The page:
It’s from the Kingstons that we learn how Anne’s trial went. When Sir William announces that the Queen is condemned, his wife is baffled – they had thought that a pre-contract between Anne and Henry Percy “would, by rendering null / Her after marriage with the King, give plea / For absolution of all charges.” It turns out that didn’t happen, though, as Percy inexplicably denied that anything stronger than “light compliments” had ever passed between them. “His lips have sealed her doom.” Furthermore, “That fiend, Lady Rochford” has managed to sink her husband and the other men with perjured testimony (about what isn’t quite clear, though naturally we can guess the worst). Anne then enters, pursued by Norfolk, telling her her sentence, and Gardiner, urging her to repent of her Protestant tendencies before it’s too late. She doesn’t have much time for either of them – she does, however, have time the wildly repentant Percy, who’s burst in and is trying to tell her where his testimony went wrong. “They told me, I should save thee, by forswearing / That ever marriage contract passed between us / They told me that the King sought but divorce.” The theological details aren’t clear but Percy appears to be quite accurate in calling himself “a fool.” (Who “they” were is left tantalizingly unclear). He and Anne embrace, talk about the men who have already been executed, and leave each other to their respective unhappy fates.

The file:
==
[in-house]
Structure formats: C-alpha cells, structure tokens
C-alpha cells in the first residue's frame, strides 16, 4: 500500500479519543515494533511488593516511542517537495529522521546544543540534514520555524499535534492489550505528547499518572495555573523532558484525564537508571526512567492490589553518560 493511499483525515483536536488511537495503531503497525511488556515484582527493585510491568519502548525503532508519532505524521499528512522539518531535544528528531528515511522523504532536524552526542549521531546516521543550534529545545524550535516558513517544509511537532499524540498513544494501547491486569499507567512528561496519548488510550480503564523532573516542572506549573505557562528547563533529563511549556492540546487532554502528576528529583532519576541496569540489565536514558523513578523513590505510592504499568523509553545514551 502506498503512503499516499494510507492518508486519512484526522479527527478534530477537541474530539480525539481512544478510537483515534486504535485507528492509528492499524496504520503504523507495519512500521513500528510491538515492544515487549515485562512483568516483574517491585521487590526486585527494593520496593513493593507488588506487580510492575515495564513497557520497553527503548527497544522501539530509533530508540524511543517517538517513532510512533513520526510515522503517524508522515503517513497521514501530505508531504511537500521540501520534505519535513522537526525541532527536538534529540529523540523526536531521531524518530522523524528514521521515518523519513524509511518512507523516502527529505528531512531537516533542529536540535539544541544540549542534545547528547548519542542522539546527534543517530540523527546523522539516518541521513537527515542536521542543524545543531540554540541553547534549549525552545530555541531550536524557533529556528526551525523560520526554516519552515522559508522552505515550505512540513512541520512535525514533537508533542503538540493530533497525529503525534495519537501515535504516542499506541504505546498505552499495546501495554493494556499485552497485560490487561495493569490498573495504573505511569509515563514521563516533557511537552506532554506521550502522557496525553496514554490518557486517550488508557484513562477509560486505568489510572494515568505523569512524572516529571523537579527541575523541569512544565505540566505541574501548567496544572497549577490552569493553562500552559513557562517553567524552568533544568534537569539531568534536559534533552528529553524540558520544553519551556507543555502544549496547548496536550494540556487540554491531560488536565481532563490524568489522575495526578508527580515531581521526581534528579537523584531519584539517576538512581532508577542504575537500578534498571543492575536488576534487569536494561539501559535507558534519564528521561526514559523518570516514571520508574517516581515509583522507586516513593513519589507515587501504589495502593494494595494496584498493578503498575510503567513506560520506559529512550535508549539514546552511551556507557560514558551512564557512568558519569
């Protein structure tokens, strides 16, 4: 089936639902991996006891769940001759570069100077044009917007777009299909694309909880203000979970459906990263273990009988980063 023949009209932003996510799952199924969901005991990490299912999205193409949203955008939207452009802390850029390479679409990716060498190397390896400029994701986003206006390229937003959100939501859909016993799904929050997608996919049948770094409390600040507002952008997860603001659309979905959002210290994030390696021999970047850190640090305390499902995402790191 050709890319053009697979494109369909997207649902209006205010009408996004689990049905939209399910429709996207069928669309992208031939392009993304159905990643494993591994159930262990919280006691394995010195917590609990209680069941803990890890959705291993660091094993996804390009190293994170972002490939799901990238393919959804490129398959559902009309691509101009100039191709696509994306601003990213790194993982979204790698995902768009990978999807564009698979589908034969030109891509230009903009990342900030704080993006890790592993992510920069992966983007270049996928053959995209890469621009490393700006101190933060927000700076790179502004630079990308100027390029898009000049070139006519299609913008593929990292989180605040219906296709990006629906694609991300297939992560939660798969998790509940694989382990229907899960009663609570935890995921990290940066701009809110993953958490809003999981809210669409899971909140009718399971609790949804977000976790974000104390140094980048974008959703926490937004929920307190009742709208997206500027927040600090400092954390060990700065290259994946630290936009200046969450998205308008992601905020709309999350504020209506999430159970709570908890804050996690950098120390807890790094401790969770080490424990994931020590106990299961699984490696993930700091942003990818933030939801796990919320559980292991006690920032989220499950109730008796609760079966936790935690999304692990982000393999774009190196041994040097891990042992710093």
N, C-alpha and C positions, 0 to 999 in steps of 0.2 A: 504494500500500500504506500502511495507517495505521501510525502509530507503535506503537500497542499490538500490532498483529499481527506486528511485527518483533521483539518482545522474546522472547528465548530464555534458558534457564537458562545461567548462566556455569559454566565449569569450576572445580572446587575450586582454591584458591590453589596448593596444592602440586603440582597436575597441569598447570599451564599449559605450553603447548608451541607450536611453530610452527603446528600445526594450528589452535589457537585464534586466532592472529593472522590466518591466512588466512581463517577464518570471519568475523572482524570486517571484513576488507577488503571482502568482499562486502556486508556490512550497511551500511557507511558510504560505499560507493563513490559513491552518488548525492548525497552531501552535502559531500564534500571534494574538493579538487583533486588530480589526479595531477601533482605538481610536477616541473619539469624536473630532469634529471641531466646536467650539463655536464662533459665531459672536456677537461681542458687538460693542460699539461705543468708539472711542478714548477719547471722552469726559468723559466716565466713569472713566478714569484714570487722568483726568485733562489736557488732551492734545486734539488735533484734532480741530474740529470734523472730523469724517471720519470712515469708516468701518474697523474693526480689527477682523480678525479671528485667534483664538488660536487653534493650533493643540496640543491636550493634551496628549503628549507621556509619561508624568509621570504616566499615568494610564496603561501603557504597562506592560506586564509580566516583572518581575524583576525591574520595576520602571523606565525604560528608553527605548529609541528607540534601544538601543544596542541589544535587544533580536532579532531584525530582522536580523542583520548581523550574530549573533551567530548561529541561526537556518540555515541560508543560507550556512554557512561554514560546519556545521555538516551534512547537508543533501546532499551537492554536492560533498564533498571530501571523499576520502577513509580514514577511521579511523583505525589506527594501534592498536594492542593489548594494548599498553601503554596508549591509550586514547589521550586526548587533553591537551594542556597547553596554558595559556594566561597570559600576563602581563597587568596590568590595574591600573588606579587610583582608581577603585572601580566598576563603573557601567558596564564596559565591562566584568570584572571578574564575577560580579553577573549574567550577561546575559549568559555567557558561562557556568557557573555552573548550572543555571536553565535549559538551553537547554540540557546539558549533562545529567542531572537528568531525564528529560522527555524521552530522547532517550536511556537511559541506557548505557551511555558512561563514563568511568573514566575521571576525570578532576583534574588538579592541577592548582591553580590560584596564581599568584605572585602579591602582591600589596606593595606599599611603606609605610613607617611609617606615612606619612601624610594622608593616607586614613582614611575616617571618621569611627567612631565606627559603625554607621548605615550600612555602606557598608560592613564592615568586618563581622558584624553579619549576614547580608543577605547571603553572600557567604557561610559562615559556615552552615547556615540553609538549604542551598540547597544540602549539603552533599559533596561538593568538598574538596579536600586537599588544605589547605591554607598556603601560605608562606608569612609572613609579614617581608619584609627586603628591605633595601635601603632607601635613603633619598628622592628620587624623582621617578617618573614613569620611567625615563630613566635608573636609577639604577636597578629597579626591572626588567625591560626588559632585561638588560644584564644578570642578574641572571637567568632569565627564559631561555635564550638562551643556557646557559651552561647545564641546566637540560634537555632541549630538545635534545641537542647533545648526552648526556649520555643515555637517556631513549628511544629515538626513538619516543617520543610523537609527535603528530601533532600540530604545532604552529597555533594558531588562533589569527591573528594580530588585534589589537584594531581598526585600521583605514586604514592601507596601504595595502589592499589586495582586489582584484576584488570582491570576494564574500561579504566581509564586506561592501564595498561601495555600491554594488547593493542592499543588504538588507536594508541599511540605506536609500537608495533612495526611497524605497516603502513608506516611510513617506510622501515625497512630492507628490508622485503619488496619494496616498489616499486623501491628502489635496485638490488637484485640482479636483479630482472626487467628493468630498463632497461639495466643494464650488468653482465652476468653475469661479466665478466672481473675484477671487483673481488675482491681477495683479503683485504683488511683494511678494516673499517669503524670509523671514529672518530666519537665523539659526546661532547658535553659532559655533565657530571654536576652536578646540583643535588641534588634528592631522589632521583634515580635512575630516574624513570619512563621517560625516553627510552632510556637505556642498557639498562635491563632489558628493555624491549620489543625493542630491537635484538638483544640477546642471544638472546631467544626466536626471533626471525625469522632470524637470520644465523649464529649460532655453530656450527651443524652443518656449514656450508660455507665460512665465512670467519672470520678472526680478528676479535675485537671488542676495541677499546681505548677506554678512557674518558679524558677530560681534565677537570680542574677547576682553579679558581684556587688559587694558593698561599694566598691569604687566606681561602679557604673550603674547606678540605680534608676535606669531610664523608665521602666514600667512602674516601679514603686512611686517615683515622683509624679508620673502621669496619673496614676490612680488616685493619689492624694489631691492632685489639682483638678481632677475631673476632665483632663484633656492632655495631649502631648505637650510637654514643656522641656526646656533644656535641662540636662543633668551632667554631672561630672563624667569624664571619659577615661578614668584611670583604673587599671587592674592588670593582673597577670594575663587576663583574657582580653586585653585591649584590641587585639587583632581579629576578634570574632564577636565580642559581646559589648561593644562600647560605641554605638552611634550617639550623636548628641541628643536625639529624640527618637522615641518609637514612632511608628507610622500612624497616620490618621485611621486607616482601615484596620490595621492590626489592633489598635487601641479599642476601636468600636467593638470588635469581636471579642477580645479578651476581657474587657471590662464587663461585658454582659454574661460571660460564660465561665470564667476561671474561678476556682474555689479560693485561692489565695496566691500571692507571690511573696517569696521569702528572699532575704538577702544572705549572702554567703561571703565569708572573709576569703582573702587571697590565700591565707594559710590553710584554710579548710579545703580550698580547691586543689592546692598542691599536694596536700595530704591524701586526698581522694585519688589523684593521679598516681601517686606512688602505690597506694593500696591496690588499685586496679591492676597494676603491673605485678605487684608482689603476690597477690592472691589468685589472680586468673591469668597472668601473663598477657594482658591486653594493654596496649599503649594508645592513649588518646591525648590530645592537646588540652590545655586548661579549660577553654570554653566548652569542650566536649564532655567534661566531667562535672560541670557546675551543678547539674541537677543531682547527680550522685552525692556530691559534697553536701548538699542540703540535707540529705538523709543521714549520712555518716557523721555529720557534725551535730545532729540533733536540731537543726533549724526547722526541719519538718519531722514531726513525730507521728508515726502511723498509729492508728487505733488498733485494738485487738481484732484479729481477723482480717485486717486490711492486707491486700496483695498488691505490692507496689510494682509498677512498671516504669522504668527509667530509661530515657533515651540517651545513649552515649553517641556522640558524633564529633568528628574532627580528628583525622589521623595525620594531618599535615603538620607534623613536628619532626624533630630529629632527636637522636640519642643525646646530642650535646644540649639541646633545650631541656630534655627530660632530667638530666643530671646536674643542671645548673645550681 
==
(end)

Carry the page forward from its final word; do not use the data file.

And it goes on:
At sunrise the next morning, Anne is awake and dressed, and calling for a mirror “I would once more behold myself a queen, / And so take leave of queenship!” Rebuked by Norfolk and Gardiner for dressing as a queen when she should be thinking of – and dressing for – the Hereafter, she tells them:

The King could ne’er be wroth that I should take
One look on all that he hath done for me:
This crown, these robes, that decked me for his pleasure …
Now help me to undress and make me ready
For the brief journey I must undertake.
My crown I do bequeath to Mistress Seymour;
This ruby carcanet to my successor;
These royal robes are not yet frayed or dulled
By use, may serve another coronation.

She also confesses, as in life, that while she hasn’t always born herself humbly towards the king, she’s guilty of nothing else. Lady Rochford appears once more to escort her to the scaffold, but Anne tells her that “death hath its privileges” and one of them is go and meet it without unwelcome company. She then departs the stage, and the play. Afterwards we see Henry and various minor nobles hunting, while a few of the nobles tell stories which wend their way along for far too much time and are mostly ironic, veiled commentaries on Henry’s marital career. Henry enjoys the stories, but doesn’t get the jokes; he’s waiting for a certain gunshot and is a bit distracted. Finally the gun goes off, and “the deed is done, the deed is done!” he shouts. “To-morrow we will wed with Mistress Seymour!” And off he rides to do so.